Masten Gregory

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Masten Gregory
GregoryMasten1965.jpg
Masten Gregory waits in the cockpit of his BRM, at the Nürburgring in 1965 German Grand Prix.
Born (1932-02-29)February 29, 1932
Kansas City, Missouri, US
Died November 8, 1985(1985-11-08) (aged 53)
Porto Ercole, Tuscany, Italy
Formula One World Championship career
Nationality United States American
Active years 19571963, 1965
Teams Maserati, Cooper, Behra-Porsche, Lotus, Lola, BRM
Races 46 (38 starts)
Championships 0
Wins 0
Podiums 3
Career points 21
Pole positions 0
Fastest laps 0
First race 1957 Monaco Grand Prix
Last race 1965 Italian Grand Prix
24 Hours of Le Mans career
Participating years 1955, 19571966, 19681972
Teams Mike Sparken
Duncan Hamilton
Ecurie Ecosse
Camoradi USA
Porsche System
UDT Laystall
NART
Ford Motor Company
Scuderia Filipinetti
Autodelta SpA
Best finish 1st (1965)
Class wins 2 (1961, 1965)

Masten Gregory (February 29, 1932 − November 8, 1985) was a racing driver from the United States. He raced in Formula One between 1957 and 1965, participating in 43 World Championship races, and numerous non-Championship races.[1]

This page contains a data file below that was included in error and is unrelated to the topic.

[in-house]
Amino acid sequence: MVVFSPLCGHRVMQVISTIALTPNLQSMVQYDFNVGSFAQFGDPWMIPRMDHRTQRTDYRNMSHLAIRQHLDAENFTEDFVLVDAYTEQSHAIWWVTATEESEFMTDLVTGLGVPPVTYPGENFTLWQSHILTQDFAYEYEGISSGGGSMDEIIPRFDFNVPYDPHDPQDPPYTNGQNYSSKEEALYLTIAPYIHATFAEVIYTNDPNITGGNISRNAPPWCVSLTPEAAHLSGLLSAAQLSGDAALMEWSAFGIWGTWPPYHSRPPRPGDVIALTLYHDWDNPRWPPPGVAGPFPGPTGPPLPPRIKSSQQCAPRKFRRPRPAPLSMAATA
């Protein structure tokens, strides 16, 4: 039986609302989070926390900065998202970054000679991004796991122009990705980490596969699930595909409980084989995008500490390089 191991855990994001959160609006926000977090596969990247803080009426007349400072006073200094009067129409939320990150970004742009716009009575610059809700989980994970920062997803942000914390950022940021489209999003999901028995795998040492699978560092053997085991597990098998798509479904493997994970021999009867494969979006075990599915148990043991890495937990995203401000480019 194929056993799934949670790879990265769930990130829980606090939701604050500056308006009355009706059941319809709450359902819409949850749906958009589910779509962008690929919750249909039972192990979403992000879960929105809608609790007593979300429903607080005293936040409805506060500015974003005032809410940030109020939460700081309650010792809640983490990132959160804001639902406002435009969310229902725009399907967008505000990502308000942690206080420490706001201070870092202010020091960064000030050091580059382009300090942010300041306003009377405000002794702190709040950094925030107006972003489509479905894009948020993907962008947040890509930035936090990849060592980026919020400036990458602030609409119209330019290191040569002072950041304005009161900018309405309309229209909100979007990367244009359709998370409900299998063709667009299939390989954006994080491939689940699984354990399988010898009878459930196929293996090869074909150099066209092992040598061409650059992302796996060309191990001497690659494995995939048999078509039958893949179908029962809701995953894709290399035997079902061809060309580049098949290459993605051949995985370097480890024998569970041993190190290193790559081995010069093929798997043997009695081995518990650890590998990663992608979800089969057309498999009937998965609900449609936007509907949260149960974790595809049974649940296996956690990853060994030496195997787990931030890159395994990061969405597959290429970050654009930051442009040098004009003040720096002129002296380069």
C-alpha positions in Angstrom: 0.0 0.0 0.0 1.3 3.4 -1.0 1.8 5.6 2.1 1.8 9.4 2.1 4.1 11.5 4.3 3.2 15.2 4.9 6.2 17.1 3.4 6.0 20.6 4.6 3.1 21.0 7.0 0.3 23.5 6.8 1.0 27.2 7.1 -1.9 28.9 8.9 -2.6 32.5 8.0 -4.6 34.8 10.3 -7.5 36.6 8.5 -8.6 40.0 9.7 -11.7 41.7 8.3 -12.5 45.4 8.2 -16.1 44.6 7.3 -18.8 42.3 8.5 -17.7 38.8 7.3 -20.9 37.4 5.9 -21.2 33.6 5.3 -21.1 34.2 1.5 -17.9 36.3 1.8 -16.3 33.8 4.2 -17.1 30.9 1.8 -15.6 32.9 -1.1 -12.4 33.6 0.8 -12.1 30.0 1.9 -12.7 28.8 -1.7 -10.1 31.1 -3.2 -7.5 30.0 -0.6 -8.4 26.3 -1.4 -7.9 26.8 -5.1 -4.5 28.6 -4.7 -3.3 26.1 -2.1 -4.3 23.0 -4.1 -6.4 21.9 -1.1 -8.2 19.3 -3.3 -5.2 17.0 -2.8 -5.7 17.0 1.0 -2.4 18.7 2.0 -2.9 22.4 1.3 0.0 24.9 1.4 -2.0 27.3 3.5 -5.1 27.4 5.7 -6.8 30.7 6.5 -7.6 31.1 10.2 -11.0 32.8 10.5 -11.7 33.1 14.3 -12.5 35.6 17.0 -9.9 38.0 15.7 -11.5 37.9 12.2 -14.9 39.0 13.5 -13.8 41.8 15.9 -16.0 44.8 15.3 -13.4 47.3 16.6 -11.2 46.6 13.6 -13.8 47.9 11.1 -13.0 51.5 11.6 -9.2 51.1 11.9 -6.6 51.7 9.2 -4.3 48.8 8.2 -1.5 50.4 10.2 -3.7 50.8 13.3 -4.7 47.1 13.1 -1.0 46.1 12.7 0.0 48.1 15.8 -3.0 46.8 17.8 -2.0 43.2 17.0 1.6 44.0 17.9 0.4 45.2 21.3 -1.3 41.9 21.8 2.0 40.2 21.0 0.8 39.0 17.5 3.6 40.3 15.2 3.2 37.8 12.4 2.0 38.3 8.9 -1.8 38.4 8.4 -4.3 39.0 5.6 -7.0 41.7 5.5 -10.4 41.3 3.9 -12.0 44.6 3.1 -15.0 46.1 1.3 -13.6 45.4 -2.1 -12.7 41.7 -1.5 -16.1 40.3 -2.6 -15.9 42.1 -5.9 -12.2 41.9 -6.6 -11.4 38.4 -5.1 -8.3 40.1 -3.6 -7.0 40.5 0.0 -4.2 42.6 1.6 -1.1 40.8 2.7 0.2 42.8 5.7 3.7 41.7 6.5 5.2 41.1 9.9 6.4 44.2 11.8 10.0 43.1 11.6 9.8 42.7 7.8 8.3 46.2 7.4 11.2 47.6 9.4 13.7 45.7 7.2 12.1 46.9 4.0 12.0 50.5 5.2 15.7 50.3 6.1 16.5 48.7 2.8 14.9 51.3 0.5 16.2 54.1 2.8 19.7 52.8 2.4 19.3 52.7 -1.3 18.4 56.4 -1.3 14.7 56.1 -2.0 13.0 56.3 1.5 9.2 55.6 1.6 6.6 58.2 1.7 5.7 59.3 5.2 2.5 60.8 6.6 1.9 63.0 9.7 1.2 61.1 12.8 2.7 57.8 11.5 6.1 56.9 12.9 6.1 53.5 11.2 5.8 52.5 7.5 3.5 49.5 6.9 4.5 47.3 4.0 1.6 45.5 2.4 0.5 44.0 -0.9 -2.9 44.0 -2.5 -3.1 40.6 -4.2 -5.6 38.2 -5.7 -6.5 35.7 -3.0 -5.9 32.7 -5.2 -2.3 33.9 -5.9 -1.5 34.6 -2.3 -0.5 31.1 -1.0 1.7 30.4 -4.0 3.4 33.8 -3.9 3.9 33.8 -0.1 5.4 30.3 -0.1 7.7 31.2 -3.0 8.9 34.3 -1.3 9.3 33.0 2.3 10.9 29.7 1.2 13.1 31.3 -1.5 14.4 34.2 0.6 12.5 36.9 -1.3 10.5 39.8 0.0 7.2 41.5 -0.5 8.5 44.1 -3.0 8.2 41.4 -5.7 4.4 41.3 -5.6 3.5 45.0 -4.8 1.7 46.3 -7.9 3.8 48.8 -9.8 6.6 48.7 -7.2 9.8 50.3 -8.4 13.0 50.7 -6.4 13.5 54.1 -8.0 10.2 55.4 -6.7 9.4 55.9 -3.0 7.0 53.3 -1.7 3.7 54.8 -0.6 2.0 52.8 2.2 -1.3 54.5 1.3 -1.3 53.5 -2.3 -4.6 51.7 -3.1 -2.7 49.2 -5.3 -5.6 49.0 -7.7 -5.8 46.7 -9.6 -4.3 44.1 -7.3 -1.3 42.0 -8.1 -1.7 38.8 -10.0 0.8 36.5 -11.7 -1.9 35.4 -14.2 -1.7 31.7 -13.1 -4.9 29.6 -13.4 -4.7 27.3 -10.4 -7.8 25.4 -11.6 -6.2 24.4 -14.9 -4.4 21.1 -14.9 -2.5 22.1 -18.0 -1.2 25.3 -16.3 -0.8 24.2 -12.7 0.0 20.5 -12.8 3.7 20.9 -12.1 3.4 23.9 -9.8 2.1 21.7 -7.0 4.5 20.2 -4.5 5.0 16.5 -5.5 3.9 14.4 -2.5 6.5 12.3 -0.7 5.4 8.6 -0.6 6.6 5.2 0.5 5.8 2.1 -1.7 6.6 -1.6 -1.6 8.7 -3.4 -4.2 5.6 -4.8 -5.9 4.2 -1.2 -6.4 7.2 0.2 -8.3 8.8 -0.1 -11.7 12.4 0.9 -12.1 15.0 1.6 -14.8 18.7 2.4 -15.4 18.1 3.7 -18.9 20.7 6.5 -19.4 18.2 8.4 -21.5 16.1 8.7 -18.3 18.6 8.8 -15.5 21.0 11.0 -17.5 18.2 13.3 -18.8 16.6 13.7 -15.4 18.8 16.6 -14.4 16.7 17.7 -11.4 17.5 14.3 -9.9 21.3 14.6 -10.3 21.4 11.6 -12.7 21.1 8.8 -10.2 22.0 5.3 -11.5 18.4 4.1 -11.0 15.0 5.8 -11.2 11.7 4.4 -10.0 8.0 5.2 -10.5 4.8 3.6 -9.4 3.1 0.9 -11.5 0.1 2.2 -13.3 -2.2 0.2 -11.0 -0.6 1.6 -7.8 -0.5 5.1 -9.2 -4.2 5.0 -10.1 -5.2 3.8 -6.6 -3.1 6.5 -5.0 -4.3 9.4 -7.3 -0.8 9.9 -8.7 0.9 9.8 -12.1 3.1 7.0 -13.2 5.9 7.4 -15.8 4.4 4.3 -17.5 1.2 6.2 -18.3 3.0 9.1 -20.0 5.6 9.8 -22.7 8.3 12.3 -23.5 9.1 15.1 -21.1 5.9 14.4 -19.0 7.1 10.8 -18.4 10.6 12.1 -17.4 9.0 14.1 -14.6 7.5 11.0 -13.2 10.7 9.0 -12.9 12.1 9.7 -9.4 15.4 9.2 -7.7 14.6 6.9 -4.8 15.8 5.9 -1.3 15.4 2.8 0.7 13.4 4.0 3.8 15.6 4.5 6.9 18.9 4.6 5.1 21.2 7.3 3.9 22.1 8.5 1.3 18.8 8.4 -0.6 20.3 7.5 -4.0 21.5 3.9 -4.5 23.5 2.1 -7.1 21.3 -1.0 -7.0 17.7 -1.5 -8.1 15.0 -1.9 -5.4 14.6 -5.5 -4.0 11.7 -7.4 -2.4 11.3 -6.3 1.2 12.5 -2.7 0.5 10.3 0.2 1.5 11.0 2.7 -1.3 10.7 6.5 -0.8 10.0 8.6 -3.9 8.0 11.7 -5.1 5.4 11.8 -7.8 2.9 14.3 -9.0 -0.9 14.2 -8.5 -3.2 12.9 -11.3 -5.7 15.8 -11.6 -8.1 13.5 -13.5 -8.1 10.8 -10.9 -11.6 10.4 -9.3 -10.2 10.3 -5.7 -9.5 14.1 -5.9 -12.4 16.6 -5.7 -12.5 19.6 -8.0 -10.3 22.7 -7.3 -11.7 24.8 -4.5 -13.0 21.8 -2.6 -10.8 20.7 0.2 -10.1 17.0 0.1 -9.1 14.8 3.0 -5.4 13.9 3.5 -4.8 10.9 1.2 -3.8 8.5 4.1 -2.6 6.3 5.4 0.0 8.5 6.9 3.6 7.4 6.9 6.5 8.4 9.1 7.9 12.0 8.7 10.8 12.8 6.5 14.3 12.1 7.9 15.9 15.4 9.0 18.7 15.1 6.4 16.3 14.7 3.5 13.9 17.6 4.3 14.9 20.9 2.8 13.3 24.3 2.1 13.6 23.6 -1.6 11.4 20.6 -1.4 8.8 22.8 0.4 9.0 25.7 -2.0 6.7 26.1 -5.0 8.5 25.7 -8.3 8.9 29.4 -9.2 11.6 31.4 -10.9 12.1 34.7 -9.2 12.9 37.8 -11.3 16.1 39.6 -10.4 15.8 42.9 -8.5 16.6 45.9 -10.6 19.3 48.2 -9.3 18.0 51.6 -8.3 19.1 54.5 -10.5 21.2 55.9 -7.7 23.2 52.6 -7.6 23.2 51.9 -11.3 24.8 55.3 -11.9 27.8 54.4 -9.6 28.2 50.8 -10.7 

Career[edit]

Known as the "Kansas City Flash", Masten Gregory was born in Kansas City, Missouri as the youngest of three children (brother Riddelle L. Gregory Jr, sister Nancy James) and heir to an insurance company fortune. Gregory was well known for his youngish looks and thick eyeglasses, due to his "terrible" eyesight. Although he attended the Pembroke-Country Day School in Kansas City, he left school before completing his senior year, and married Luella Simpson at the age of 19. His father died when he was three years old, and Gregory used his inheritance to buy a Mercury-powered Allard, which he drove in his first race, the 50-mile (80 km) SCCA race in Caddo Mills, Texas in November 1952. He retired from that race due to head gasket failure, but installed a new Chrysler hemi-powered engine in his car to race at Sebring in 1953, where he again retired, this time due to a rear suspension failure. Gregory's first win came in just his third race, in Stillwater, Oklahoma. Changing to a Jaguar, Gregory won several races in America, including the Guardsmans Trophy in Golden Gate Park, San Francisco and a race at Offutt Air Force Base in Omaha, Nebraska. At the end of 1953, Gregory was invited to his first international sports car race - the 1000 km Buenos Aires in Argentina, which he finished in 14th due to water pump problems.